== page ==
At the turn of the 20th century, a former spy is called into service to hunt down a vampire killer.
Once a spy for Queen Victoria, James Asher has fought for Britain on every continent, using his quick wits to protect the Empire at all costs. After years of grueling service, he marries and retires to a simple academic’s life at Oxford. But his peace is shattered one night with the arrival of a Spanish vampire named Don Simon. Don Simon can disappear into fog, move faster than the eye can see, and immobilize Asher - and his young bride - with a wave of his hand. Asher is at his mercy, and has no choice but to give his help.
Because someone is killing the vampires of London, and James Asher must find out who - before he becomes a victim himself.
©1988 Barbara Hambly (P)2012 Audible, Inc.
X Files Freak
I read the book years ago and was most taken with Don Isidro, the vampire. I'm not a vampire lover in terms of books. However Don Isidro had some of the human characteristics he had in life such as honesty. He was, however a bit of a snob at times, having been born into Spanish aristicracy 300 or so years prior to the events in this book. I also like Professor James Asher even though he seemed to be a bit old for having been a spy. All in all, this was a good book. It kept my attention throughout.
Winter's coming -- almost time to huddle up with my ipod and hot chocolate!
This book is a perfect read for me. The vampires are old school scary, and our hero's are erudite and believable. (It reminded me of the first time I read "Interview with the Vampire." It's that good!) So I was very thrilled to find this series.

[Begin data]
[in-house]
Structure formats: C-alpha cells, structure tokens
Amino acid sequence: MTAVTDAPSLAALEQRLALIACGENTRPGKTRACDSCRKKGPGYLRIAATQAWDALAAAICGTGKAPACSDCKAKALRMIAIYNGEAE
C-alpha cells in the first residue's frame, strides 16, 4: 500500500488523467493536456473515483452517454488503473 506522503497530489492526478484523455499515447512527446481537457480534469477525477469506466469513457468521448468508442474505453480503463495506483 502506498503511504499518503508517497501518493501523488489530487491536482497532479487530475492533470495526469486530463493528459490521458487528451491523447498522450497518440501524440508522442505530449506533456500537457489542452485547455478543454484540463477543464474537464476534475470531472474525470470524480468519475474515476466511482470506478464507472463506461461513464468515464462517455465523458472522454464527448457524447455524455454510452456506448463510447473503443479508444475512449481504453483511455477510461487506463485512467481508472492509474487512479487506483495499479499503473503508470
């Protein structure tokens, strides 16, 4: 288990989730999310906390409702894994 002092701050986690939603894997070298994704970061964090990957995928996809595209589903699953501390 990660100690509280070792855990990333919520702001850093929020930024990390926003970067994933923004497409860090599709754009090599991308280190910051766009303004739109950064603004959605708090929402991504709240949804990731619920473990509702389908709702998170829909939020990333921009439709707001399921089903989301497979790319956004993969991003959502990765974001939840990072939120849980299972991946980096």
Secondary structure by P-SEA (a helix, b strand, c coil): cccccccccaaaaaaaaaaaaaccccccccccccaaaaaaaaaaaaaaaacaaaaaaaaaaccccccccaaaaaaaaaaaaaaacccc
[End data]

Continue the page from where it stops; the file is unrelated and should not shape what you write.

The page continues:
The story takes place around the turn of the century in London, with all the foggy atmospherics you'd expect. Horse drawn carriages still ply the cobbled streets, and rolling fog hides all manner of predators. From the streets and alleys of London to an old cemetery and the catacombs in Paris, the adventure starts with a bang and doesn't stop until the last page. I don't want to give anything away, so just trust me -- if you enjoyed Anne Rice, you'll love Barbara Hambly's John Asher series. It is so well written that I find myself having to shake off the creeps by listening to something else before bedtime, (and I'm a big girl who doesn't scare easily).
Gildart Jackson is perfection. I'd never listened to anything by him before, and I'm now a big fan. So much so that I've started the 2nd book, and can't wait for Audible to add the rest of the series. (Just as Laura Kinsale's books are greatly enhanced by the reading of Nicholas Boulton, I can't imagine John Asher being read by anyone but Gildart Jackson.)
I have to say something about Barbara Hambly. I don't know who this lady is, but she can write beautifully. Her command of language, world building and character creation is some of the best I've ever read. I know Anne Rice has received many accolades, but Barbara Hambly can write rings around Rice, and deserves a much wider audience.
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